“You,” said Ened, “owe me an explanation.”
“May I provide it later?” Valdor gritted out.
“No,” said Ened flatly. “I need to know as soon as possible. That means now.”
The enormous bale of hay in Valdor’s hands was tipping precariously over his head. With a grunt, he heaved it up into the loft of the barn and turned to Ened. “You are aware, of course,” he said, wiping sweat off his forehead, “that that was possibly the worst moment you could have chosen to intervene?”
“I’m aware of it,” said Ened, closing the barn doors to make sure they had privacy. “However, Halla had equally abysmal timing this morning, so I have very few qualms.” She latched the doors shut and turned back to the Elf. “So tell me, Valdor, if you’ve forgiven me for interrupting your work. What does that ring do?”
Valdor looked like he wanted to flay her eight ways from Edoras, but he answered her, for which Ened was grateful. “The ring, as you may be aware, was a prototype for the One Ring of the Third Age.” Ened decided not to interrupt to say that she did indeed know that – it seemed wiser to keep him talking than to assert her knowledge. “The One Ring, you may also be aware, could control all of the other Rings, and thus had to be a most powerful object.
“This ring, fortunately, cannot contain the power of a living being as the One could, nor can it hold sway over any other Rings, even if they were in Arda.”
“Well, that’s a relief,” Ened said, attempting to joke. “That thing was starting to scare me.”
“It is not,” said Valdor sternly, “a laughing matter. As I was saying, your ring cannot do what the One could in the Third Age. However, the Dark Lord who made the ring seems to have wanted to see if he could put something within such a ring before he forged the One. Therefore, the ring you carry cannot control the minds of creatures, but it can influence them. Its reach is much weaker than the One’s, but to simple-minded things such as Orcs, it is nigh irresistible.”
“But you said that was the last Orc -“
“The last Orc, yes,” agreed Valdor. “For now. The ring could change that. As I have said, the Elves are a fading race, and the first Orcs were Elves. I fear that, should this ring come into the presence of an Elf, one who is not strong in mind, it might work upon that Elf until it twisted him into an abomination much like an Orc in spirit. Your ring could prove a gateway for new horrors to enter Middle-earth and wreak destruction upon it. It could also work upon the minds of Men, and set within them a wish for slaughter and mayhem.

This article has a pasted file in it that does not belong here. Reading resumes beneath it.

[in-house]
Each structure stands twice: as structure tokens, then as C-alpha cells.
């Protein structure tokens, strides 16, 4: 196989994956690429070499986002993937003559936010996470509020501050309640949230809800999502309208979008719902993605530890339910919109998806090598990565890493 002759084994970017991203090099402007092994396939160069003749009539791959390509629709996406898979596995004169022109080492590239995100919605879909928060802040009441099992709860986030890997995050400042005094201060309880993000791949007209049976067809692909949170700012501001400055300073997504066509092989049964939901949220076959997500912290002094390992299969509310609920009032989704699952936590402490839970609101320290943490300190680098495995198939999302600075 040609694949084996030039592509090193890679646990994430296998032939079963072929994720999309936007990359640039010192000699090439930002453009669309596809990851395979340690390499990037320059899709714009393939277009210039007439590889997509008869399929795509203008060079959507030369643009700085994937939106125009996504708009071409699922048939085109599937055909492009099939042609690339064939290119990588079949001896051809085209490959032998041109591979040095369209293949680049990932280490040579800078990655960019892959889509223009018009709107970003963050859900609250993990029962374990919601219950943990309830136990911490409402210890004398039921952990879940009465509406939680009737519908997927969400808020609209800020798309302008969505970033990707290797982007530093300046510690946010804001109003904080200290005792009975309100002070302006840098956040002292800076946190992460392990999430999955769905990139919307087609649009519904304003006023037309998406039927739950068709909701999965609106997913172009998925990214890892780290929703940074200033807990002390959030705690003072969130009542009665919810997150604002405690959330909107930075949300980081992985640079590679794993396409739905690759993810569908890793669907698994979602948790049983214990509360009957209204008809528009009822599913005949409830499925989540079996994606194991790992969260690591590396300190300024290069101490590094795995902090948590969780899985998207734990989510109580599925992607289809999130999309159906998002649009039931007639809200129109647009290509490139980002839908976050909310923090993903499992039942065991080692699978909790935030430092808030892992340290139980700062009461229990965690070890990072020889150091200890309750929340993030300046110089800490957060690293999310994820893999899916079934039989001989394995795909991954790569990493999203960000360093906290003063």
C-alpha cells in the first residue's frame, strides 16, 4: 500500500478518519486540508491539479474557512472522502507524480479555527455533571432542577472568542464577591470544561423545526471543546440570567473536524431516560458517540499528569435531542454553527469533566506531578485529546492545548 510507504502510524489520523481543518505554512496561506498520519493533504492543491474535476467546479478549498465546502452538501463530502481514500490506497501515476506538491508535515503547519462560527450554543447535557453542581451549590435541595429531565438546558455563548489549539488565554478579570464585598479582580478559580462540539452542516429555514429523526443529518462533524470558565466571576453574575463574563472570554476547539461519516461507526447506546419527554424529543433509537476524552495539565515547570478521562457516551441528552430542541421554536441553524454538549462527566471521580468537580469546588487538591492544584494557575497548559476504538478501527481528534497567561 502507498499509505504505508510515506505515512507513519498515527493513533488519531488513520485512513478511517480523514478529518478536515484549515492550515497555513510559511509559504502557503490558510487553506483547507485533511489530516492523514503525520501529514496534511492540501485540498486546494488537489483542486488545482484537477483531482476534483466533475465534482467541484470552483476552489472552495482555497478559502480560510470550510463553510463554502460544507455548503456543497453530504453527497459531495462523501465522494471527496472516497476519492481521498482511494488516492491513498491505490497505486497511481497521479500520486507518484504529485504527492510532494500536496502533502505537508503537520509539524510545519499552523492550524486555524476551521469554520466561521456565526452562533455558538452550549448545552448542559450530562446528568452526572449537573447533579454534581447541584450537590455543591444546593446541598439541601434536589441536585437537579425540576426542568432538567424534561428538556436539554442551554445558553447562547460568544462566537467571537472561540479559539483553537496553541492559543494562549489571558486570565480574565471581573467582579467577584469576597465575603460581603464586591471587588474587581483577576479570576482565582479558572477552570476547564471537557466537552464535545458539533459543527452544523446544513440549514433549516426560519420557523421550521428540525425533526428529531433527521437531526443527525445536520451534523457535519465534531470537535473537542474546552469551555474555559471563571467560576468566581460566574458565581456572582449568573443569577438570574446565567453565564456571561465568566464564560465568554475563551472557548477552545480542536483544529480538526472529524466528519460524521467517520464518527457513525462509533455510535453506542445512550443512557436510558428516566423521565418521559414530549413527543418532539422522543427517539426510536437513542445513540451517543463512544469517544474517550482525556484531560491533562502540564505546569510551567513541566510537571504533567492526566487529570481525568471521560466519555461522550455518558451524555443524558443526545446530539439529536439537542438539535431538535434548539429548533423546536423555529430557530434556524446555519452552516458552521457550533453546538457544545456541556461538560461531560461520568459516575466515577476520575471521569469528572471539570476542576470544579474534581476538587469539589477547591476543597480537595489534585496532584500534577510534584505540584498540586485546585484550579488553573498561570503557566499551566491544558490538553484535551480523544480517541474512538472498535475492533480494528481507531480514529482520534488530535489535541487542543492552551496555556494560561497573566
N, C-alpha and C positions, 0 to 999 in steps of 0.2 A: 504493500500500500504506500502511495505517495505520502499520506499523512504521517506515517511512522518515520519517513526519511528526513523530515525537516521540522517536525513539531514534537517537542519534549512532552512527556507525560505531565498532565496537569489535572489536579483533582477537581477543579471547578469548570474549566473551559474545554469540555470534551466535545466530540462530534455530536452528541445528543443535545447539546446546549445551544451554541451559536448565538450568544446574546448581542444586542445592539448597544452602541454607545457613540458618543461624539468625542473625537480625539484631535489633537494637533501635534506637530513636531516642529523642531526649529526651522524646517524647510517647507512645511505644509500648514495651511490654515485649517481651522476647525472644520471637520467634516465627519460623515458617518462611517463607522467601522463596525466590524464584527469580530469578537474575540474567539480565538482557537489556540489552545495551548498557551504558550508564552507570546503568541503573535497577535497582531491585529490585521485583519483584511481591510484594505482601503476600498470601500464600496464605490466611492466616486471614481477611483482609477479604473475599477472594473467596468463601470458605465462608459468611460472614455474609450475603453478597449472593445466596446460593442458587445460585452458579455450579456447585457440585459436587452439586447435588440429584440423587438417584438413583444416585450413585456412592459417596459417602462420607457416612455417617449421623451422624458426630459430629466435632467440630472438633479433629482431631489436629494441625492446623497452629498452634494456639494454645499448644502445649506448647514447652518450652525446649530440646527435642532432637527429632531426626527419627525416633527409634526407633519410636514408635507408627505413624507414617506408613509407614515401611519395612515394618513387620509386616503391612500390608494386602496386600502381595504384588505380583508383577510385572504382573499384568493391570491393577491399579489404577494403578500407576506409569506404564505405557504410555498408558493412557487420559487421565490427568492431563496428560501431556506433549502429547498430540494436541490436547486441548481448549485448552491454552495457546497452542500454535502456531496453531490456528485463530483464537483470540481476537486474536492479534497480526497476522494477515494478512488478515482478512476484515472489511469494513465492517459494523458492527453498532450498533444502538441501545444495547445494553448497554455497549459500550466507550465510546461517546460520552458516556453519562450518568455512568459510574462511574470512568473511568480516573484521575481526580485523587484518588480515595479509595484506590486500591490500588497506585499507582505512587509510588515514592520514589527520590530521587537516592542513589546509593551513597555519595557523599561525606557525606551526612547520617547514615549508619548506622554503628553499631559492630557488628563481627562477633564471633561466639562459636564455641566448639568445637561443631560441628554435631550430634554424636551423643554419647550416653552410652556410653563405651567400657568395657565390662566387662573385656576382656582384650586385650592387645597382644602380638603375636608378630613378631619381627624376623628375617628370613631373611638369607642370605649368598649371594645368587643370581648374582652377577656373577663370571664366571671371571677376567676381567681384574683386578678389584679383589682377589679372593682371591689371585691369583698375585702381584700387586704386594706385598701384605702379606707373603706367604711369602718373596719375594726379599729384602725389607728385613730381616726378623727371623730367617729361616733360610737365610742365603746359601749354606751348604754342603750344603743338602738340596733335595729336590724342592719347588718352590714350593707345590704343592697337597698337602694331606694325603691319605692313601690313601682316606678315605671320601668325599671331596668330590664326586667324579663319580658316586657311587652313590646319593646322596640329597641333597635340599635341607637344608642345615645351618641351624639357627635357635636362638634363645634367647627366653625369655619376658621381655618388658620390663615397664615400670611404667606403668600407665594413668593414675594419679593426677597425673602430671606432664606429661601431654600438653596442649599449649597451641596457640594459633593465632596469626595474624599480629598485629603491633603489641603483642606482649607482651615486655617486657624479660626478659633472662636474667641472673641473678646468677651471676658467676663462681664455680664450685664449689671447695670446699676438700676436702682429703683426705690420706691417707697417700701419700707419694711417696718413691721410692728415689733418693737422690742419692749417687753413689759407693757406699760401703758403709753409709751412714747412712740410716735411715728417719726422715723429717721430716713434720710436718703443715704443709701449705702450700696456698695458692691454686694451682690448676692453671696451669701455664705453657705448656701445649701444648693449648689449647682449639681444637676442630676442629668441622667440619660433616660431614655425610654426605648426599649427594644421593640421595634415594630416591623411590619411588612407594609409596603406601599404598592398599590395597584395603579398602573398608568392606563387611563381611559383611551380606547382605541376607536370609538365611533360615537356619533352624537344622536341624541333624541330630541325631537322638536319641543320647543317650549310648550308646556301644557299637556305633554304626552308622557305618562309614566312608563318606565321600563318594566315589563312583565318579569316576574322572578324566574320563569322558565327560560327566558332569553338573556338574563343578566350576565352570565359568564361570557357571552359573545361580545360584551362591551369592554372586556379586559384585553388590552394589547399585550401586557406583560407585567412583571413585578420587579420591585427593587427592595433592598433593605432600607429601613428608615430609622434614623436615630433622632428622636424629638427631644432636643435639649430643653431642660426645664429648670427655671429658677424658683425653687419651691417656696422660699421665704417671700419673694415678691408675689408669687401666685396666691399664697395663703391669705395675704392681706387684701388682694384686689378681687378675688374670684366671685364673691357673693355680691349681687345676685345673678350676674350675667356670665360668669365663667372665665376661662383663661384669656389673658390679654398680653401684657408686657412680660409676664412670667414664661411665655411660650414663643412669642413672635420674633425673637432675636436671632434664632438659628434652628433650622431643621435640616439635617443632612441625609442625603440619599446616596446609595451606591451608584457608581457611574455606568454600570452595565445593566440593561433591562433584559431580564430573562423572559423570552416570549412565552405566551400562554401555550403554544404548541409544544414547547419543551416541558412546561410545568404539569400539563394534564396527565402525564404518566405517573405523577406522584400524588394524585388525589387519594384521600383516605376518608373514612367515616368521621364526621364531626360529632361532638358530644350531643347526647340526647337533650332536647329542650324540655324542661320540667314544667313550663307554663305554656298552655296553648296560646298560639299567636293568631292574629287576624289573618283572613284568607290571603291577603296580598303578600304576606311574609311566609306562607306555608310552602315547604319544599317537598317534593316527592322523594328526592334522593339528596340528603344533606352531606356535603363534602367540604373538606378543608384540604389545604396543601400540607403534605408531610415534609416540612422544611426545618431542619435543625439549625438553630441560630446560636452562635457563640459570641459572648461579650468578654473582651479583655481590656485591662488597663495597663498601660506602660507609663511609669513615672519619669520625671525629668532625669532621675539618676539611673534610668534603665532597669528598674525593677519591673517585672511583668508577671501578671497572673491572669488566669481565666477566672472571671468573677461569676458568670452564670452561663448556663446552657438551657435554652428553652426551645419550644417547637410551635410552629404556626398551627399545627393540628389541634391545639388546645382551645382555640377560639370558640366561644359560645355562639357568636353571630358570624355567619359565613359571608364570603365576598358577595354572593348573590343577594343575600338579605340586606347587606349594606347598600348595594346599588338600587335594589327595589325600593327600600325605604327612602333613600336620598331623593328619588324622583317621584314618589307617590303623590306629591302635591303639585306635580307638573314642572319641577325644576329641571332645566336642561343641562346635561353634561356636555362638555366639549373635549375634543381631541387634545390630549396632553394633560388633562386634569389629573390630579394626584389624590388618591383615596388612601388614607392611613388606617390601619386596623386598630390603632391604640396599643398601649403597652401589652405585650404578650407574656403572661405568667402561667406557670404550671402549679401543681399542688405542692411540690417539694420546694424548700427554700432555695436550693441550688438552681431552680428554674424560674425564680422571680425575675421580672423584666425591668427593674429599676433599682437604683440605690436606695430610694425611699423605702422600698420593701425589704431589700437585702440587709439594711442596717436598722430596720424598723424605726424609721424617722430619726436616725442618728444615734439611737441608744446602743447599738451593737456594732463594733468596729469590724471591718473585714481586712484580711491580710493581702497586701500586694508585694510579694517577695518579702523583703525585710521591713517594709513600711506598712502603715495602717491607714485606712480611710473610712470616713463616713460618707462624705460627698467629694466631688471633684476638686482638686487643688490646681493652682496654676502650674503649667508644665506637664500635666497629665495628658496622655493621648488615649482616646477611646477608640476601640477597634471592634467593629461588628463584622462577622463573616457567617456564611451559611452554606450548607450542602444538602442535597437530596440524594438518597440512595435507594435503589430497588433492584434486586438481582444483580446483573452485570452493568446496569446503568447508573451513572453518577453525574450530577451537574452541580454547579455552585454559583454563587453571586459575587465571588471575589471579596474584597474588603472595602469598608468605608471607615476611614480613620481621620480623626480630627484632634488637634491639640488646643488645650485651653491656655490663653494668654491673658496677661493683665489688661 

“And that,” Valdor finished, “is why you must never put it on again, for it could work within you. It is well that you have encased it in metal, for worked metal is long dead and can provide a damper for the ring’s influence. Yet should you take it out again, and surround it with living things, it will call to the minds of those things and twist them into creatures of the Shadow.”
All in all, Ened was not in a good mood at dinner that evening. Haleth’s merriment grated unspeakably on her, Larin’s silence seemed taciturn, Halla was unbearable as always, and even Marwyn was irritating. Fola was the only person at the table Ened could tolerate, so she kept her face directed down to her plate for most of the meal. And here I was, thinking that ring was just something creepy! Of course it had to be the most dangerous thing to hit Middle-earth since gunpowder!
Fola glanced across the table at the princess from Gondor, her forehead furrowing. Haleth had told her that afternoon who Ened was, and where her husband was mildly inclined to pity the girl, Fola felt sorry for her. She couldn’t be more than sixteen, and if Haleth and the king had their way, the child would be carted back off to Gondor as soon as the king’s troops could get to Wunbrand. And that, Fola told herself, is not the kind of ending that she’s imagining for whatever she’s doing. In fact, Fola was somewhat impressed by the fact that a princess had managed to make it out of Gondor and this far into Rohan. “More potatoes?” she asked Ened, passing her the serving dish.
“Thank you,” said Ened, accepting it and spooning mashed potatoes liberally onto her plate. Was it just her, or was there a look of apprehension on Fola’s face? Ened shrugged it off – if it had been there, it wasn’t something she should worry about, not when she had the ring to boggle her mind. She put another forkful of potatoes into her mouth.
Larin glanced at Ened, then glared at Valdor, who was deliberately avoiding Halla’s stare. If that Elves-cursed … Elf … had said something else to Ened, Larin was going to make it his personal mission in life to haunt Valdor until he begged for mercy. Wasn’t it enough that you made her face look like a smashed grape? he thought furiously, shoveling Fola’s excellent steak into his mouth. Do you have to make her jump at shadows, too? Hard on the heels of that thought came guilt, and Larin coughed and reached for his cup to hide his red face.